Effective January 1, 2002 California will conform to federal provisions limiting bad debt deductions for large banks and savings and loans (assets in excess of $500 million) to actual losses rather than the increment to its bad debt reserve. Banks that had been using the reserve method for California purposes will be required to recognize 2002 income of 50 percent of the existing bad debt reserve, with no adjustment required for the remaining bad debt reserve. R&TC § 24348.
California's Interest Reductions on Corporate Overpayments
Effective July 1, 2002, California will reduce the statutory interest rate on corporate overpayments from the federal overpayment rate (under Internal Revenue Code section 6621(a)(1)) to the lesser of 5 percent or the rate on 13-week Treasury bills. California has also repealed its incorporation of Internal Revenue Code section 6621(d) which eliminates any interest charges for offsetting underpayments and overpayments in the same periods. Effective July 1, 2002 California will be out of conformity with the Internal Revenue Service and will levy interest charges on offsetting overpayments and underpayments equal to the difference between the overpayment and underpayment interest rate (currently 4 percent).
Incorporation of the January 1, 2001 Internal Revenue Code for the 2002 Tax YearCalifornia makes a wholesale incorporation of many provisions of the Internal Revenue Code. However, prior to this legislation, California's incorporation only included federal amendments through January 1, 1998. For tax years beginning in 2001, California's incorporation of Internal Revenue Code provisions is now updated to include all federal amendments through January 1, 2001. R&TC §17024.5, R&TC § 23051.5.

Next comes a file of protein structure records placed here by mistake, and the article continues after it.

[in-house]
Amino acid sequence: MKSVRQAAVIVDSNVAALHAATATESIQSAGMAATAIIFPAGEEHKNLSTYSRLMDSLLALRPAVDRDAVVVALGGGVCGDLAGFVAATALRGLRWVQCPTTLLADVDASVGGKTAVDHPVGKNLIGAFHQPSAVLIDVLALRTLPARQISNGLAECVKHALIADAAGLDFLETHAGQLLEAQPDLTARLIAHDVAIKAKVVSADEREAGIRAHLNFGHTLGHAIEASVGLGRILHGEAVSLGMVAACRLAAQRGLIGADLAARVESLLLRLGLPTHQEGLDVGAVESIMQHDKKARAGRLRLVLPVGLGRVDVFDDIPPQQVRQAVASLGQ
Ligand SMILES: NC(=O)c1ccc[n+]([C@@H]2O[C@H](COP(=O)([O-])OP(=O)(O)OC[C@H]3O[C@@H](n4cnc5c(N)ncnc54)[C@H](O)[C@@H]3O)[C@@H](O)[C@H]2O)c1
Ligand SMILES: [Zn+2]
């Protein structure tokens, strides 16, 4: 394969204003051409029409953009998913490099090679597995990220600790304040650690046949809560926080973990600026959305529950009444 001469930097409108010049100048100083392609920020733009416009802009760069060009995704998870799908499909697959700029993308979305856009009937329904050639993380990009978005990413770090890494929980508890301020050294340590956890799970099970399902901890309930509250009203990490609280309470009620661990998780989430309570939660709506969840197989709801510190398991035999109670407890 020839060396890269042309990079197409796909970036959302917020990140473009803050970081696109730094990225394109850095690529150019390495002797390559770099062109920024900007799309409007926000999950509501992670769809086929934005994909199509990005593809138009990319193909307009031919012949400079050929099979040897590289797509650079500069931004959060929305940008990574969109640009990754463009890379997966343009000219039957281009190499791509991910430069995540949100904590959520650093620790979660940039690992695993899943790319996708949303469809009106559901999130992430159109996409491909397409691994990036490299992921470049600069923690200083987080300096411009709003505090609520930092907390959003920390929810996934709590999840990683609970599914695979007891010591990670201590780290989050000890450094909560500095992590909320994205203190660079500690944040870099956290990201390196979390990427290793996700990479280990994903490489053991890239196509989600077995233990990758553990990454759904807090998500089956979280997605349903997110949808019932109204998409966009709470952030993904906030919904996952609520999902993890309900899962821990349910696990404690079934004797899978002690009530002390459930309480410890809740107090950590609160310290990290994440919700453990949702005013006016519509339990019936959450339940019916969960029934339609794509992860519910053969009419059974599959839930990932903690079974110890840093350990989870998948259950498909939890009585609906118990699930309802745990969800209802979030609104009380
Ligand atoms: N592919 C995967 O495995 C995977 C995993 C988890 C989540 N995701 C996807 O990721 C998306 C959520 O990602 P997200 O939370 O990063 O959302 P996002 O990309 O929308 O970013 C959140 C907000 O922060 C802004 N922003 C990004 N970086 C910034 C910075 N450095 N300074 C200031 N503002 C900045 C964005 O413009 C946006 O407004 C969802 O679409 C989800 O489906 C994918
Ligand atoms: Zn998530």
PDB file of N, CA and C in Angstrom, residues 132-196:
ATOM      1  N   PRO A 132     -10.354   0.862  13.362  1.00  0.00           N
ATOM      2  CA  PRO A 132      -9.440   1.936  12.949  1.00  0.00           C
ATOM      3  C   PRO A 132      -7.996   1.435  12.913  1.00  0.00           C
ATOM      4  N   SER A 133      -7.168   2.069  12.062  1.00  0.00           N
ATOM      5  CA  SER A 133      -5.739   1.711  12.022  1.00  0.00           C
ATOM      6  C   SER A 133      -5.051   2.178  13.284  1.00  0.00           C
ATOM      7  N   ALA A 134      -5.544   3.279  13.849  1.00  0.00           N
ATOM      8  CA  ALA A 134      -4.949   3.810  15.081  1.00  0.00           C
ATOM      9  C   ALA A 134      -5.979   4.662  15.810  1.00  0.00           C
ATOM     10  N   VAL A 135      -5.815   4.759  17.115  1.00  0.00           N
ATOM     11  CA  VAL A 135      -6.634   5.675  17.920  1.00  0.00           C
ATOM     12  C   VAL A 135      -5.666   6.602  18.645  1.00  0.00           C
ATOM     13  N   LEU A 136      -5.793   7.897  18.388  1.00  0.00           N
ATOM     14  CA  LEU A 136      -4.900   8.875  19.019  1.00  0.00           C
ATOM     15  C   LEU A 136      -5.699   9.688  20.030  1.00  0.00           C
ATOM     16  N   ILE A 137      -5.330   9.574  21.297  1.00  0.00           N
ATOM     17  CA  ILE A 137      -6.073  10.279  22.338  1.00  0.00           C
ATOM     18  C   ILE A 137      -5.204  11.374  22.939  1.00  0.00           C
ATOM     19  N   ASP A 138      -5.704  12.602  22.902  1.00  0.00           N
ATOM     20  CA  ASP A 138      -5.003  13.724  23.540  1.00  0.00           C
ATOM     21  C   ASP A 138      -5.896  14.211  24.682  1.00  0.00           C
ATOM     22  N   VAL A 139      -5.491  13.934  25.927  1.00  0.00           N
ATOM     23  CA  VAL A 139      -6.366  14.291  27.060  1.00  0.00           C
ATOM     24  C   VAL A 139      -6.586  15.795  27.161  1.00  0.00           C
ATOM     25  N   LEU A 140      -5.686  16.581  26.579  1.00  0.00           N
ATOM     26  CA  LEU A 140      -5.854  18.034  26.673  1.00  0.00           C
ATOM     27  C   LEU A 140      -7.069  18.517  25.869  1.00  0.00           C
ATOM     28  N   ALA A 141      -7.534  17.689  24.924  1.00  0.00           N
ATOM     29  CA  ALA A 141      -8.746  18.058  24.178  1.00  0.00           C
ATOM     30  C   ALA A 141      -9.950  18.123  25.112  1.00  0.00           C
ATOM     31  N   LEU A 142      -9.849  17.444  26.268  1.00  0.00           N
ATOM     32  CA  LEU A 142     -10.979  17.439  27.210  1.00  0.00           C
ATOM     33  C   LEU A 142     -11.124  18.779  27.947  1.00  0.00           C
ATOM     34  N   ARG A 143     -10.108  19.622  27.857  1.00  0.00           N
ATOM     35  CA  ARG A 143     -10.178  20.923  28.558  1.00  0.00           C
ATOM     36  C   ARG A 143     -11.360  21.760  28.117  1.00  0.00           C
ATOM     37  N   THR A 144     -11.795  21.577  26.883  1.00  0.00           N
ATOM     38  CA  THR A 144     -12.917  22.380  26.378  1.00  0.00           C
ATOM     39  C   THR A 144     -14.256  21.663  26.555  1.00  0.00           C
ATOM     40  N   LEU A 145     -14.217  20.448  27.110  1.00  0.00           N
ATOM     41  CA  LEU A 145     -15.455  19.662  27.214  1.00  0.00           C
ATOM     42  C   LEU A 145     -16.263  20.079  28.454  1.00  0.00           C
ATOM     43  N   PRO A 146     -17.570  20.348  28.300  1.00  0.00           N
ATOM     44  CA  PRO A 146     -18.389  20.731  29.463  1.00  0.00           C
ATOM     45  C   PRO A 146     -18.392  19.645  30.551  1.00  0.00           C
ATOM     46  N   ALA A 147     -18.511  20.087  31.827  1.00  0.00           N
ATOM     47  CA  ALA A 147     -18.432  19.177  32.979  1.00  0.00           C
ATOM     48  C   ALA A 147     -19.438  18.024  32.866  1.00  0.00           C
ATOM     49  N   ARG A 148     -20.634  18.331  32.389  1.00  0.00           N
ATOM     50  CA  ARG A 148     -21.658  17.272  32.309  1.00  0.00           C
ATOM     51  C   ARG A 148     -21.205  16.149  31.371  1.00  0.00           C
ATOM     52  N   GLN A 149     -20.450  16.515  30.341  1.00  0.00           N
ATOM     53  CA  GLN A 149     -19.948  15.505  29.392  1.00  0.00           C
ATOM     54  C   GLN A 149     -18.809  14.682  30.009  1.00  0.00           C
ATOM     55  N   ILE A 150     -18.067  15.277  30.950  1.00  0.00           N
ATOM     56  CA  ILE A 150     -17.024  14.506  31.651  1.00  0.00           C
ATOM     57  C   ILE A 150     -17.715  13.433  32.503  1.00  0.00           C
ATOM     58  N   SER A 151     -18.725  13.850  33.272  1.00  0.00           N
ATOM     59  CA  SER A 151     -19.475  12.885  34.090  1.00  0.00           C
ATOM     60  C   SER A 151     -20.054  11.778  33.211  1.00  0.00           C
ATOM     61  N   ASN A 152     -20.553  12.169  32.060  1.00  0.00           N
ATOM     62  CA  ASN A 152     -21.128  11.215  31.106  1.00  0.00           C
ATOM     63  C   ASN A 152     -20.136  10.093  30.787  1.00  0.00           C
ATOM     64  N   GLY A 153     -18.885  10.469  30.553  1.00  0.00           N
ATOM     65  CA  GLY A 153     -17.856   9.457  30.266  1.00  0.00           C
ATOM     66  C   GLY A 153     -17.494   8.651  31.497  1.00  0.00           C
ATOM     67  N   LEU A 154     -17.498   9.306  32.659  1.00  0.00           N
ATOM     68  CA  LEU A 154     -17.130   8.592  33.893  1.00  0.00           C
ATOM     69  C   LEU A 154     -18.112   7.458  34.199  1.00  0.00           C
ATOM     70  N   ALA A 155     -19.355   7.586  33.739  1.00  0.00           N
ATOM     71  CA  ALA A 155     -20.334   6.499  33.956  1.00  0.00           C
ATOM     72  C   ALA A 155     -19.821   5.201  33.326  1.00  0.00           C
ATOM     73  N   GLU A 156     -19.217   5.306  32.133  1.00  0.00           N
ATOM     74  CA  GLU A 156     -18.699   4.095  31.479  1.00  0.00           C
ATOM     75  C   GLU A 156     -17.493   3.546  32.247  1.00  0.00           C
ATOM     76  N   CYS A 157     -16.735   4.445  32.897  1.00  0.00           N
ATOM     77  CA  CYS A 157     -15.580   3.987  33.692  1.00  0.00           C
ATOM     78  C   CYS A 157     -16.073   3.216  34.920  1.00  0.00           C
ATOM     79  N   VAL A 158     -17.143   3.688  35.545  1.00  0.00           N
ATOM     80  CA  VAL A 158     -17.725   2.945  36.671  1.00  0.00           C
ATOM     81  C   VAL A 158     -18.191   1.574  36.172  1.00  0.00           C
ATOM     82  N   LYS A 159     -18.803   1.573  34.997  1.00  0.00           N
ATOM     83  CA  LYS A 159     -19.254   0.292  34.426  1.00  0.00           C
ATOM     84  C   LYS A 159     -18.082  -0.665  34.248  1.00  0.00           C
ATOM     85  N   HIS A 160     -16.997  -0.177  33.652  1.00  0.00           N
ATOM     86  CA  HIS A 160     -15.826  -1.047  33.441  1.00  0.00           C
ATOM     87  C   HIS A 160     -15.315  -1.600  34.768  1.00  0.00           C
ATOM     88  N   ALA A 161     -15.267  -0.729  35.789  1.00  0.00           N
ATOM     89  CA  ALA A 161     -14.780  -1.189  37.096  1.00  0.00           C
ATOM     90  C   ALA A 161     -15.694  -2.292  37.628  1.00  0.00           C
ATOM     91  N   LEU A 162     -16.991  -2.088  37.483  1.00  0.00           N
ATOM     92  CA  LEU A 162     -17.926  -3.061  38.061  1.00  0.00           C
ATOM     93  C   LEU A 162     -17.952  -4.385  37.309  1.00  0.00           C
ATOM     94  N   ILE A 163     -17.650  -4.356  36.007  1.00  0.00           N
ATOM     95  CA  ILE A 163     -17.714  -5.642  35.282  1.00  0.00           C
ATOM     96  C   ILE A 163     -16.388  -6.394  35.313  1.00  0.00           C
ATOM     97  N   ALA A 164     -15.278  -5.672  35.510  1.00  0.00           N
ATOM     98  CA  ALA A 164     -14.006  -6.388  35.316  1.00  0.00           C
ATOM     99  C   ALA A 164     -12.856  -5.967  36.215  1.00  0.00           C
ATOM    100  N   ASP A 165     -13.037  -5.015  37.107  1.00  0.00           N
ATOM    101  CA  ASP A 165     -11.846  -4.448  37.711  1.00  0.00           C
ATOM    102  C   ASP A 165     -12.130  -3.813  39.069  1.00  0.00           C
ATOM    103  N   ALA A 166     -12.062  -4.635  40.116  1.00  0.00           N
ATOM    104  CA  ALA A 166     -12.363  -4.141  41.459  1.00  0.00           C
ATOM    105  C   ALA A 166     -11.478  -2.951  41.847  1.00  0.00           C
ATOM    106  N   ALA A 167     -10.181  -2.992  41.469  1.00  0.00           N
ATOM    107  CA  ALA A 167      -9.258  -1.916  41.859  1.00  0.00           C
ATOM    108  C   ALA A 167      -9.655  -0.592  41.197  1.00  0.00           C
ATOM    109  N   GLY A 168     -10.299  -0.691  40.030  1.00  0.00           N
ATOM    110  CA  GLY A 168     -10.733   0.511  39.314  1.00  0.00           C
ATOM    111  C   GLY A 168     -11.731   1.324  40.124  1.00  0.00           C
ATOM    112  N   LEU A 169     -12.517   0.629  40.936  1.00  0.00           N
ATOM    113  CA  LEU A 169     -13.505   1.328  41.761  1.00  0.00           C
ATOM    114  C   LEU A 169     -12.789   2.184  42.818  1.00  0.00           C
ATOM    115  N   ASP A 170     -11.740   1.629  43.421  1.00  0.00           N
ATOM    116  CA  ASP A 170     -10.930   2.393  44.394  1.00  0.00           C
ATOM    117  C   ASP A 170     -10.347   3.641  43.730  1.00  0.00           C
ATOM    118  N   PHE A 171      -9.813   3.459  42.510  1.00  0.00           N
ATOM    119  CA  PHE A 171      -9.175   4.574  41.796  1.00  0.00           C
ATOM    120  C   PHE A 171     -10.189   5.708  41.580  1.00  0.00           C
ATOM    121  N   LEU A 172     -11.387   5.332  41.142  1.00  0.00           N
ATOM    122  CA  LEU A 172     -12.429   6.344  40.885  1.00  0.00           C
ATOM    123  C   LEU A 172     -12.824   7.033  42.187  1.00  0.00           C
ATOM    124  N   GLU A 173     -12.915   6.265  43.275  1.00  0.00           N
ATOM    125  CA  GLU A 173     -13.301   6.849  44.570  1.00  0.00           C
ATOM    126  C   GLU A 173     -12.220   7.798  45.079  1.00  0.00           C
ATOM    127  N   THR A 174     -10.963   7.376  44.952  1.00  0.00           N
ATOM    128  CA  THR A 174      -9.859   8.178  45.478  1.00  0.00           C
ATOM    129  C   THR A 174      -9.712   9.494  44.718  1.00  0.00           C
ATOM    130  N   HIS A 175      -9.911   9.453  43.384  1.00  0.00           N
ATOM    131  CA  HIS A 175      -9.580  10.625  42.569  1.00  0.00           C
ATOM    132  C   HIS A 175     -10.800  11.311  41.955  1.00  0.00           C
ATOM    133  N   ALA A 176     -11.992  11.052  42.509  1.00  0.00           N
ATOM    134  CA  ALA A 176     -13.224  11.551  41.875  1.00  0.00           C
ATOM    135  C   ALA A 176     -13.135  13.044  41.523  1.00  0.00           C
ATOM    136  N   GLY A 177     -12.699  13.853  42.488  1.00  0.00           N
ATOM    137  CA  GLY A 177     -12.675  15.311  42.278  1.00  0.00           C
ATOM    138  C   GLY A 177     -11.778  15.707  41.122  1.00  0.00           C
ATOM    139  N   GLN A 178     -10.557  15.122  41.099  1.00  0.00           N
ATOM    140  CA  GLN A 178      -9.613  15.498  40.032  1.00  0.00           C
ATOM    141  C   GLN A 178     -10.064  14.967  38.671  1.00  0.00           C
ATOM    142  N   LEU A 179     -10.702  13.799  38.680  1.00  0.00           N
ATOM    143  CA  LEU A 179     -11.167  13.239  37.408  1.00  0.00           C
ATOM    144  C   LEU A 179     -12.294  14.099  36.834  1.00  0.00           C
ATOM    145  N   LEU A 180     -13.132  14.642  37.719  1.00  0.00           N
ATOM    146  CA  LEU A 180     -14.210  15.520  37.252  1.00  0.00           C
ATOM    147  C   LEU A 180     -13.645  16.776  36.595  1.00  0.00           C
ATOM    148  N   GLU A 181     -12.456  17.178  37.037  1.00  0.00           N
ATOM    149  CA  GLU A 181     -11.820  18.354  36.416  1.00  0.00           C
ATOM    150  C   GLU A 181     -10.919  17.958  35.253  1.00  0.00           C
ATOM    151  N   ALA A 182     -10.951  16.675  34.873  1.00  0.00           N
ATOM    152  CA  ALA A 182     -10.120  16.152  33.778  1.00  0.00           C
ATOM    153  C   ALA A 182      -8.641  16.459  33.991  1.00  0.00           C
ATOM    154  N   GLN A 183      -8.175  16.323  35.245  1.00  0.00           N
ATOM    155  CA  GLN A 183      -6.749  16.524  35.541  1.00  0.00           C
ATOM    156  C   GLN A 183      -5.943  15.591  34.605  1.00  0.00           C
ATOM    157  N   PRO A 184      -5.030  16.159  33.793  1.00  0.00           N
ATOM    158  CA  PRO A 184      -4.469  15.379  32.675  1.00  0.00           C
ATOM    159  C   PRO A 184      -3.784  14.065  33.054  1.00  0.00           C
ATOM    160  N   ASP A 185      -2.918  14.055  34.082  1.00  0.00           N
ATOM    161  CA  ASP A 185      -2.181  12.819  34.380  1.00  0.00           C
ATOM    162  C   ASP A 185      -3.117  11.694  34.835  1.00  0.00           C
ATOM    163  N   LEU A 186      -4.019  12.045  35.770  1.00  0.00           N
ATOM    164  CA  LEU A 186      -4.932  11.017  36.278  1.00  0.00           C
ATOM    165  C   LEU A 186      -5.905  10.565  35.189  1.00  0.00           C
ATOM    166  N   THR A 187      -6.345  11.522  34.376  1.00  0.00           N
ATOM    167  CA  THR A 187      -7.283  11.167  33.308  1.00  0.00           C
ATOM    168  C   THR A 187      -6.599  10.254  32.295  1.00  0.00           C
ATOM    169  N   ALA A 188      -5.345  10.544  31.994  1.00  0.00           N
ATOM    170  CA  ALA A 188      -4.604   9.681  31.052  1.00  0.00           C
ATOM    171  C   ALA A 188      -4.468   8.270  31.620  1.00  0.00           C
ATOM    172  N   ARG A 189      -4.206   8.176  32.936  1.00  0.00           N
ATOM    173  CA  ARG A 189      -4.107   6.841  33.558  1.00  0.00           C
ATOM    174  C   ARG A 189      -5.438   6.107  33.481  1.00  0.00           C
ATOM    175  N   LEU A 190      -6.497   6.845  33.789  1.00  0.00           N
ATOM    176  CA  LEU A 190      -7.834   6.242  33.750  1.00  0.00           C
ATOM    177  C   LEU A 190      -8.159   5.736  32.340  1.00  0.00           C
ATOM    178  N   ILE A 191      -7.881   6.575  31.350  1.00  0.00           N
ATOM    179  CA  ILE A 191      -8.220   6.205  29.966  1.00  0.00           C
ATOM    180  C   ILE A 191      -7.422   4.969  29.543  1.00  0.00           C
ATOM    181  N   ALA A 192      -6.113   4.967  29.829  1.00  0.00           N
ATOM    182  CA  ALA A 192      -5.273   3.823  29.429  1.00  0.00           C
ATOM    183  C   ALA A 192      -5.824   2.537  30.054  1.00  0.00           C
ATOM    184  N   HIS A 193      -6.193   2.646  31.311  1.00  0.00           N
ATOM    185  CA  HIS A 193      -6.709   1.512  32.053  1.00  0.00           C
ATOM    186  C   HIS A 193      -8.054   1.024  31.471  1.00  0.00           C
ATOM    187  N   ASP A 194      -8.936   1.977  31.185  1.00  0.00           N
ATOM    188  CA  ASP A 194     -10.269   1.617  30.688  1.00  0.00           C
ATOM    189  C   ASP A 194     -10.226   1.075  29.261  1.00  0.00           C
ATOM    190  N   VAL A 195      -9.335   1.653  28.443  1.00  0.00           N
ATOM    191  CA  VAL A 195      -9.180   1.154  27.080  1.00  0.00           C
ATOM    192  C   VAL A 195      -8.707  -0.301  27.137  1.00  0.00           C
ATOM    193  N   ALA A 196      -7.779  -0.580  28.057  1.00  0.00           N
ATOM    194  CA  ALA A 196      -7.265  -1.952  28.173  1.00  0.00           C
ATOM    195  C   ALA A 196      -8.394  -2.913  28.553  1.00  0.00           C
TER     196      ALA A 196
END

California also affirmatively repealed pre-existing nonconforming provisions in the following areas:
Conforming Individual Estimated Payment Requirements to Federal Provisions
Under the annualized income method for determining an individual's estimated tax payments, the percentage of "annualized tax" to be paid after each installment deadline is increased to align with the federal requirements (up to 22.5 percent, 45 percent, 67.5 percent and 90 percent, rather than the previously established 20 percent, 40 percent, 60 percent and 80 percent). California also eliminated pre-existing estimated penalty exemptions applicable when eighty percent (80 percent) of the estimated tax (or last year's income tax) was paid through withholding or eighty percent (80 percent) of the taxpayer's income consisted of items subject to wage withholding. R&TC § 19136.
While these provisions are stated to be effective as of January 1, 2002, the legislation also provides that there will be no 2002 estimated tax penalties for underpayments resulting from 2002 legislative changes. Accordingly, California should continue to apply its pre-existing schedule for estimated payments (i.e., 20 percent, 40 percent, 60 percent, 80 percent) through 2002. R&TC § 19136.8. This approach is confirmed for the annualized income method by the Franchise Tax Board's 2002 Form 5805 (Underpayment of Estimated Tax by Individuals and Fiduciaries).